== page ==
“Besides zooming in tight, I also converted the photo, which I shot in RAW, to a high-key black-and-white image in Photoshop,” she says. “I feel like that helped enhance its features and also to camouflage the glove it’s sitting on and the ID band around its feet, which you can see if you look closely. Plus, by converting to black and white, I could best capture the contrast of its stripes and patterns, as well as accent the owl’s eyes more—they’re so beautiful and piercing. That’s why I prefer to shoot in RAW, as it allows for more control like this in post-production.”
Seeking out a clean background that showcases the animal’s natural environment also helps eliminate pesky distractions. “Birds look great with the sky behind them, while alligators look great in swamps,” Carolyn explains. “I like having a natural-looking background, so I tend to stay away from anything that would have straight lines or bright colors, like fences or barriers. I basically try to get low and get the sky in the background, or get high and shoot down. That usually eliminates much of the extraneous.”
18-400mm at 80mm, F/7.1, 1/1000th sec., ISO 160
18-400mm at 145mm, F/5.6, 1/200th sec., ISO 400
Carolyn snapped a photo of this panther, one of two resident panthers at Gatorland, through a solid plane of plexiglass. “That can make reflections really tough to get around,” she says, though she managed to do so in this case. “Many times the panthers will lounge on the deck, but I didn’t want the deck in the background, so I caught the panther on the ground here, which looked more natural to me.”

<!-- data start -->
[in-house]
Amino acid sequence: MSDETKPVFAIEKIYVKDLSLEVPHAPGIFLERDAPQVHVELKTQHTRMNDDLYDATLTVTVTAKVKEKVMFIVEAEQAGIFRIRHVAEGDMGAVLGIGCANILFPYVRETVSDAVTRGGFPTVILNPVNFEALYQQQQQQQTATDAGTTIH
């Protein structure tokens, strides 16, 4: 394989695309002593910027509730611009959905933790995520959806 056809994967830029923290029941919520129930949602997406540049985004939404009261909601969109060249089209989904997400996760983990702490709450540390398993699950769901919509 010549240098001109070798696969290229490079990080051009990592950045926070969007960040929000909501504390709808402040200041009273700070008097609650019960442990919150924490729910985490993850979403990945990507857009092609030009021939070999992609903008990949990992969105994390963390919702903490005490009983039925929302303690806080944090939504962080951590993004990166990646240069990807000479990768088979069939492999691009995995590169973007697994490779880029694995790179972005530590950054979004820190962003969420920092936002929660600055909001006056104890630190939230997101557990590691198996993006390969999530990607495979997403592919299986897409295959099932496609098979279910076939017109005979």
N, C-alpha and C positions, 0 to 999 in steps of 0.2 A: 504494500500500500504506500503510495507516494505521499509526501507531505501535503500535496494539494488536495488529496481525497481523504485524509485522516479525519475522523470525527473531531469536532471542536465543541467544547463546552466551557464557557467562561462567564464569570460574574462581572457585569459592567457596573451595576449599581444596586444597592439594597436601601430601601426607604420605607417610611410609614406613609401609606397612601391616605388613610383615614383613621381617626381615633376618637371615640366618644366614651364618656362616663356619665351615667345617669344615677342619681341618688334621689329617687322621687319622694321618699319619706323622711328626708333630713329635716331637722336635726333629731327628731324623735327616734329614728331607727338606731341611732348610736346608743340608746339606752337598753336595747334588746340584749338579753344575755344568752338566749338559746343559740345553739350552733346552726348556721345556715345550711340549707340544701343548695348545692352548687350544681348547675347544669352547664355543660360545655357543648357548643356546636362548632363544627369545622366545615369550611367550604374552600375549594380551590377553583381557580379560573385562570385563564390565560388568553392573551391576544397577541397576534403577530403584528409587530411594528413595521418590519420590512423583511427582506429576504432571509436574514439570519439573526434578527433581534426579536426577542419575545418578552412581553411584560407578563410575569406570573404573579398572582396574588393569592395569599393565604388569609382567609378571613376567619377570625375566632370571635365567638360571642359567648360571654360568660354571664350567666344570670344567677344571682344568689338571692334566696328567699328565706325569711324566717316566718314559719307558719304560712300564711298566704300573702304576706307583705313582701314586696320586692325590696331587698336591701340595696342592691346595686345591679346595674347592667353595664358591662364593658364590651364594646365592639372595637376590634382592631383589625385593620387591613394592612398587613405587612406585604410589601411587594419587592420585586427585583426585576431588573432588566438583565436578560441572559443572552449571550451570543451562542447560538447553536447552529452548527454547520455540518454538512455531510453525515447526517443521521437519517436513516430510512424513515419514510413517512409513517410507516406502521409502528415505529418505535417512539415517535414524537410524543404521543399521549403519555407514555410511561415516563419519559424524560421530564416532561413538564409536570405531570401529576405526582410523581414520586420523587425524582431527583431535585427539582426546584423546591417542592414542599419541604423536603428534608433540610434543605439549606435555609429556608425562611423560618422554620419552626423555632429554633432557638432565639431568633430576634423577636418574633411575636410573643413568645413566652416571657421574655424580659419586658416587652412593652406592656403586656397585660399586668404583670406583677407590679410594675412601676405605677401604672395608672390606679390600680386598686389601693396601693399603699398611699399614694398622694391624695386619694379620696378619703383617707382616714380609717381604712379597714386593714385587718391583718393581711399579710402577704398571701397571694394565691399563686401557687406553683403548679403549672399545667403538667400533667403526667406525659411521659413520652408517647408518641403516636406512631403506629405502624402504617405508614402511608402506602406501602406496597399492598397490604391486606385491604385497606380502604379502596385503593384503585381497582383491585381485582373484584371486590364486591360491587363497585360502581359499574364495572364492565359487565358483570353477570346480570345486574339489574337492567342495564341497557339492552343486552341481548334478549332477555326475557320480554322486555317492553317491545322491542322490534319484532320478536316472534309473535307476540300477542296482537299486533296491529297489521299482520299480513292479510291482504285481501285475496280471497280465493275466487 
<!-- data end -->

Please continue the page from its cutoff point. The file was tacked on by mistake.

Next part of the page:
For those interested in trying their own hand at wildlife photography, Carolyn offers one main piece of advice. “Keep shooting, and check out all of the locales around you for possibilities,” she says. “I visit a lot of parks, forests, and conservation areas. And I strongly believe in visiting the same places more than once, at different times of the day and year, and in different weather conditions. Be respectful, and pay particular attention to things like migration patterns, nesting areas, and feeding locations to get a grasp on your subjects’ habits. Plus, don’t forget to talk to people. Forest and park rangers can be extremely helpful in giving you tips about the local wildlife that will enhance your photography.”
To see more of Carolyn Hutchins’ work, check out her website.
How’d You Get that Shot?
Story Contributed by Tamron
I took this photo at Nitro Circus, an “action sports collective” in Bakersfield, California. It’s one of the biggest action-sports events in the country, featuring BMXers, freestyle motocross stars, skaters, even scooter athletes—all the top guys out there to show the crowd their best, most daring tricks. I was invited out there by my buddy James Foster, whom I started racing cars with a couple of years ago. James is a professional BMX rider and recently won a gold medal at the X Games.